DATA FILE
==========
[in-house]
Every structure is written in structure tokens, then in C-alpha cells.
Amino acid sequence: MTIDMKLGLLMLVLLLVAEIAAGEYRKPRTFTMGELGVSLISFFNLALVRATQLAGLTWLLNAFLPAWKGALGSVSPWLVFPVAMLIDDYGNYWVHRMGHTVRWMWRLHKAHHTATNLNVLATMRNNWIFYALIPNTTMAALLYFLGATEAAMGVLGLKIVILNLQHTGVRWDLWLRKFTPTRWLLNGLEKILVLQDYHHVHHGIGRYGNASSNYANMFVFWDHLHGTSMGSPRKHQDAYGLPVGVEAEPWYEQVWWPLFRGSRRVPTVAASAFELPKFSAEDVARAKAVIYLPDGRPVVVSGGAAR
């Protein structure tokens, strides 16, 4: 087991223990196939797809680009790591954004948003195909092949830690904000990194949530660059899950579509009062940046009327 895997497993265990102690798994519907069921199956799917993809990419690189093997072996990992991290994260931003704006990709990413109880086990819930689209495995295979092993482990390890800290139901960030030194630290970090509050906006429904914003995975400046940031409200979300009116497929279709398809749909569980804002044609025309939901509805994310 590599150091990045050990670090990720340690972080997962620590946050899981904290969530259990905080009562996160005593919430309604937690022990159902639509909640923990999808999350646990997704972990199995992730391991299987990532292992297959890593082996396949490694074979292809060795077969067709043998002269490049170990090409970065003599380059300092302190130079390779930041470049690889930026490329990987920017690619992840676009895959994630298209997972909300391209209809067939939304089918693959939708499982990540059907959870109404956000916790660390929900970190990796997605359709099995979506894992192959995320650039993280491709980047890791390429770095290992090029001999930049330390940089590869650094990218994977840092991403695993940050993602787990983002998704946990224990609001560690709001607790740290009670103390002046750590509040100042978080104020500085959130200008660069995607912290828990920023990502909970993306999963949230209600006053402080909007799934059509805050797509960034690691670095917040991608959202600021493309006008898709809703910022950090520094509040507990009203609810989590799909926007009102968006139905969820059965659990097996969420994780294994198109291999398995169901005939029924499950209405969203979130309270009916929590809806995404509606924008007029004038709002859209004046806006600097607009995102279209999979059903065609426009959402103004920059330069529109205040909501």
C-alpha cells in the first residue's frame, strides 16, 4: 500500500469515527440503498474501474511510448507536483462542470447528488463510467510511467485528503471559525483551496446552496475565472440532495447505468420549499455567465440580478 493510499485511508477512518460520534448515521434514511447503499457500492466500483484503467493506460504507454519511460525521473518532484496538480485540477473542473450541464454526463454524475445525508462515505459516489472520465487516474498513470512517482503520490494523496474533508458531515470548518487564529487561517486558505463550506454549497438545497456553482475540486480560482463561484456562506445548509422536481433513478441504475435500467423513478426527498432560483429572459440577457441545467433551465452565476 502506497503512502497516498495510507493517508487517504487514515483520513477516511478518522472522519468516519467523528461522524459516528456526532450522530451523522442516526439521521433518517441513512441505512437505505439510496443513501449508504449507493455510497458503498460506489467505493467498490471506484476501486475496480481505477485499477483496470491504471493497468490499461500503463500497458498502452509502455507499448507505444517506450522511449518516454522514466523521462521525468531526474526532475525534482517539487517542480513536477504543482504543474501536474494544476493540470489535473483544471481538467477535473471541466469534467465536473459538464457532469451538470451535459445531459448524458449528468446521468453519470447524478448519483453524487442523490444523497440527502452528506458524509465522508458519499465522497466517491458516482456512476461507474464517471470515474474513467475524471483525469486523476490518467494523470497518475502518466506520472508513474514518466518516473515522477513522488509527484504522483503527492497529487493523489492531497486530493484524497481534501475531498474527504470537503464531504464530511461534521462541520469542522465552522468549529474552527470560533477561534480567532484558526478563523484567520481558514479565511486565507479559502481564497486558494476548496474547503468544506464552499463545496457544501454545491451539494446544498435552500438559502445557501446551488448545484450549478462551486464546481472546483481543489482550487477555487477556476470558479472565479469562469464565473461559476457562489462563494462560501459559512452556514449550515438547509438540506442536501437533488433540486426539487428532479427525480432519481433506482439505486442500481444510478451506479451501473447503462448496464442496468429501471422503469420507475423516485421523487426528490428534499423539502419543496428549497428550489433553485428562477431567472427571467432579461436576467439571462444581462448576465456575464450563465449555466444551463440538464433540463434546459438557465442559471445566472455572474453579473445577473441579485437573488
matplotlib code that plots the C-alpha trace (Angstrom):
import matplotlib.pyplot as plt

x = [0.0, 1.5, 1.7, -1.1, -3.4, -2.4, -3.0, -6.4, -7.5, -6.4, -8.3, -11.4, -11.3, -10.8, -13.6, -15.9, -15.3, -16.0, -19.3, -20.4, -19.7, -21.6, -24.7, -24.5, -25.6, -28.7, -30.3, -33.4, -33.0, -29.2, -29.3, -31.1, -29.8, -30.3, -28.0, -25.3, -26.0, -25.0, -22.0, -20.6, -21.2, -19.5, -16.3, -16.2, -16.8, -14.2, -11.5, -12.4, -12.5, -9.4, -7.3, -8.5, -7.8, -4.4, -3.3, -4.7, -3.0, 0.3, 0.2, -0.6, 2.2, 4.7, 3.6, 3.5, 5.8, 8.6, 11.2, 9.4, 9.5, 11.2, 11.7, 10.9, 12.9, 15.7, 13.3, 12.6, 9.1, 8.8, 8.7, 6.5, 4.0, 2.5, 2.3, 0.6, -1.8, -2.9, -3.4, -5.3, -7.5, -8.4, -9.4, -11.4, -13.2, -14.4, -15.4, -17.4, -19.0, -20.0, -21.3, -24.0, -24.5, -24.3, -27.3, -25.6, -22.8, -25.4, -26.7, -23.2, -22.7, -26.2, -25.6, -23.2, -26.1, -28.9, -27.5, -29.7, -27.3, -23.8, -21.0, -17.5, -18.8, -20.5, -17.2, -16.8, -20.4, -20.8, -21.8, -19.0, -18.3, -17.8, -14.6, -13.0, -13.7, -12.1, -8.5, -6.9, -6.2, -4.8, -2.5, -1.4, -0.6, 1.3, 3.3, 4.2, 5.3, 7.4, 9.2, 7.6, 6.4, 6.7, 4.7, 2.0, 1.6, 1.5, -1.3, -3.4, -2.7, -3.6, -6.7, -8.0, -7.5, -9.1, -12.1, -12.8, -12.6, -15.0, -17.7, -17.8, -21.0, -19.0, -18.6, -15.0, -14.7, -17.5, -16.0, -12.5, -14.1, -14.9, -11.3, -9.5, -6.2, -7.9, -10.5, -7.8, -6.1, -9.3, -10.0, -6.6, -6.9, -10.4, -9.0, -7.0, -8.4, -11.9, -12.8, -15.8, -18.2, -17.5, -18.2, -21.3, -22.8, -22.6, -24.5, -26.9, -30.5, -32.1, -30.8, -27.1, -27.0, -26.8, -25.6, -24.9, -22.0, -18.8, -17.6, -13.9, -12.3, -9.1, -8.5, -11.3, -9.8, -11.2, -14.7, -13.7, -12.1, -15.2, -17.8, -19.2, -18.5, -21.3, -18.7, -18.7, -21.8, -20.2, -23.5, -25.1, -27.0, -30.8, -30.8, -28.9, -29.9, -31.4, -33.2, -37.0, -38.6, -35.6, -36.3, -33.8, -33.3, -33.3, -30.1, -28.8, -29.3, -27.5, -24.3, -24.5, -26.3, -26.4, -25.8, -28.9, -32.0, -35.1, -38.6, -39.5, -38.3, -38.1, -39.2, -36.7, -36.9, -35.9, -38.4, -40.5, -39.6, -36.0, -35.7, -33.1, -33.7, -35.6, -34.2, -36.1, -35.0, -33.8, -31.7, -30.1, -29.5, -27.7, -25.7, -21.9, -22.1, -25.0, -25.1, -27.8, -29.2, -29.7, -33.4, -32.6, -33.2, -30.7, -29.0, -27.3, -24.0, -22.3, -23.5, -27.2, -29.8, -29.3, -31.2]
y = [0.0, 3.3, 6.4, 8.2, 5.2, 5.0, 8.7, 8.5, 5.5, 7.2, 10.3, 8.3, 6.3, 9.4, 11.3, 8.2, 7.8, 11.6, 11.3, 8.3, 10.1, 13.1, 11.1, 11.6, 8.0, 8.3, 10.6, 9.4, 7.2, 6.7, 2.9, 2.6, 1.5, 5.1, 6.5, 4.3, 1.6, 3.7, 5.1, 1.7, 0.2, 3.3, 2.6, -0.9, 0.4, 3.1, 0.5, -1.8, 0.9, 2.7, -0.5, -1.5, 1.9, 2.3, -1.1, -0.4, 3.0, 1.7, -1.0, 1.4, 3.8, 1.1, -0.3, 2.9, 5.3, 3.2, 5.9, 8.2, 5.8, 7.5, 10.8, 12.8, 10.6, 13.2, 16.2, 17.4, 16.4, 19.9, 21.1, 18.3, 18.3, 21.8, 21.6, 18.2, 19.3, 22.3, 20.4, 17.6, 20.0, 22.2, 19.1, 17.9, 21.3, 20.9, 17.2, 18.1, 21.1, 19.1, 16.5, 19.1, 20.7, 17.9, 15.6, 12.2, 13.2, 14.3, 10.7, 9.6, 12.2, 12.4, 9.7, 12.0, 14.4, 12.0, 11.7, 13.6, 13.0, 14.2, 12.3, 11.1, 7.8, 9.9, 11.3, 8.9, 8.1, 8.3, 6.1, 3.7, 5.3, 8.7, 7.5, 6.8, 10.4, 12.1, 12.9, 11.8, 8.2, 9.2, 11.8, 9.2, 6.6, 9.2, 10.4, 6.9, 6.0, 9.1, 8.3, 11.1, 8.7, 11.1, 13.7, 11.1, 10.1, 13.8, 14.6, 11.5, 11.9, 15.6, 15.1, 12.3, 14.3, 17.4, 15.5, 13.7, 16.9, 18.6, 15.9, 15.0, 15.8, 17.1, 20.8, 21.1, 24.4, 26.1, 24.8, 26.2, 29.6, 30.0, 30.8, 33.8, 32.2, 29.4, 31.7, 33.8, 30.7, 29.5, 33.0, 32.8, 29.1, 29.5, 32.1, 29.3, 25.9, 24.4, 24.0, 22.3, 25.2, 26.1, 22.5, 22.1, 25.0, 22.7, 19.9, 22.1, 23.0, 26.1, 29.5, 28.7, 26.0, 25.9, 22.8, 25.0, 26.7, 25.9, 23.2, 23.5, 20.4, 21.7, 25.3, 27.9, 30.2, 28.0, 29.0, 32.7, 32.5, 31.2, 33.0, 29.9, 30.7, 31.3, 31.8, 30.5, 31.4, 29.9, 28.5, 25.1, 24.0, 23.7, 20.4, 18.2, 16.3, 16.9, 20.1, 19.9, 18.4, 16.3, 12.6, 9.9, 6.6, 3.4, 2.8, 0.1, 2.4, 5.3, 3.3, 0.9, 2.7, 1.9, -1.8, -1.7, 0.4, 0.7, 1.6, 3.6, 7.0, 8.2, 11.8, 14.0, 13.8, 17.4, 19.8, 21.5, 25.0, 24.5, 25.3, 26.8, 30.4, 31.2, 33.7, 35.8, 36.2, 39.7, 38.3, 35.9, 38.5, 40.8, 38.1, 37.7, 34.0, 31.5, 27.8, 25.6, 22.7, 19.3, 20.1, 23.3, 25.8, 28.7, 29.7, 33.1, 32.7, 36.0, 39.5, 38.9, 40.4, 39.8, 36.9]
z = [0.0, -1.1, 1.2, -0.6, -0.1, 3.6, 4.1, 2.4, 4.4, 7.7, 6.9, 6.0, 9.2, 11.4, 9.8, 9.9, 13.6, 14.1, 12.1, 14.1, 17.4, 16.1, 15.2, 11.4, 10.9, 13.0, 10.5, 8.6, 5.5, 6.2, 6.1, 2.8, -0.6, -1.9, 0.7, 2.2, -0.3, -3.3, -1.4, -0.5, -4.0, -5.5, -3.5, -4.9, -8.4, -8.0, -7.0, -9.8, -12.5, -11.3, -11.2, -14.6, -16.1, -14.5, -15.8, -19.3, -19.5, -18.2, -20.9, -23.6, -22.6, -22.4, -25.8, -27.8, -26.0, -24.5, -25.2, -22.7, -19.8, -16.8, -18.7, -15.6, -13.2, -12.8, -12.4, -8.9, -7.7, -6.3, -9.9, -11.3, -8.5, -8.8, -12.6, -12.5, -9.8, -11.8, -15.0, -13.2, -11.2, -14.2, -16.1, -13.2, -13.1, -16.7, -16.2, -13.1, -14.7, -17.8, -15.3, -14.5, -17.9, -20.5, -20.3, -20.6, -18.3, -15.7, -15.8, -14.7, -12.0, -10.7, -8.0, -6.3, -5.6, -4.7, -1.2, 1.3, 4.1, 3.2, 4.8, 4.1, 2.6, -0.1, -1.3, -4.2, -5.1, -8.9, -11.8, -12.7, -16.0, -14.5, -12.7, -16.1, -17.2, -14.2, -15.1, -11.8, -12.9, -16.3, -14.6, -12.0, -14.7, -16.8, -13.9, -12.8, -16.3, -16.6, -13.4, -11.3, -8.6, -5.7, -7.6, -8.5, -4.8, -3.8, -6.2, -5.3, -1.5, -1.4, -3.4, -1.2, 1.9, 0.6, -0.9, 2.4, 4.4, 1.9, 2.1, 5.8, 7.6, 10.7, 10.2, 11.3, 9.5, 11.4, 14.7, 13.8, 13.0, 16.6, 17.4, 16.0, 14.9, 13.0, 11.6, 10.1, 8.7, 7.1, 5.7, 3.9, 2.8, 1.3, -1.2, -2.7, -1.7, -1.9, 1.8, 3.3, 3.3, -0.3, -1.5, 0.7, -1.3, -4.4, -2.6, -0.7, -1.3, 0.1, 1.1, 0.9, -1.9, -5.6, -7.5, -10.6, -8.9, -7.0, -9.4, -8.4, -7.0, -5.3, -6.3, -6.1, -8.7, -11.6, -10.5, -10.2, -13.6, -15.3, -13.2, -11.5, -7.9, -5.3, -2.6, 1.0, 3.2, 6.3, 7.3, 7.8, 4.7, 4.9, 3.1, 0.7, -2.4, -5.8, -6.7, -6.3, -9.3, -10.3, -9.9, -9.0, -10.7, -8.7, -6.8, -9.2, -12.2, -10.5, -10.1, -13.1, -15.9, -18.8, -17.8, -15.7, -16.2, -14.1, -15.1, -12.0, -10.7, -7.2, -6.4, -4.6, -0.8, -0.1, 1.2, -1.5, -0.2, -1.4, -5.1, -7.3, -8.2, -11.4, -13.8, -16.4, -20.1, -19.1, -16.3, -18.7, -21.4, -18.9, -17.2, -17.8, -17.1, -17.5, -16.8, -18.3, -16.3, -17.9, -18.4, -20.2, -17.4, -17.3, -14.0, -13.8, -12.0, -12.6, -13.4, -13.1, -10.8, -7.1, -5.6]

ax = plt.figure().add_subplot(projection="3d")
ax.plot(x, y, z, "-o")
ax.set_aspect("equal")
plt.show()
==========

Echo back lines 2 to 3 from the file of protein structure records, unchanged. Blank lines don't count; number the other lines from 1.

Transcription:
Every structure is written in structure tokens, then in C-alpha cells.
Amino acid sequence: MTIDMKLGLLMLVLLLVAEIAAGEYRKPRTFTMGELGVSLISFFNLALVRATQLAGLTWLLNAFLPAWKGALGSVSPWLVFPVAMLIDDYGNYWVHRMGHTVRWMWRLHKAHHTATNLNVLATMRNNWIFYALIPNTTMAALLYFLGATEAAMGVLGLKIVILNLQHTGVRWDLWLRKFTPTRWLLNGLEKILVLQDYHHVHHGIGRYGNASSNYANMFVFWDHLHGTSMGSPRKHQDAYGLPVGVEAEPWYEQVWWPLFRGSRRVPTVAASAFELPKFSAEDVARAKAVIYLPDGRPVVVSGGAAR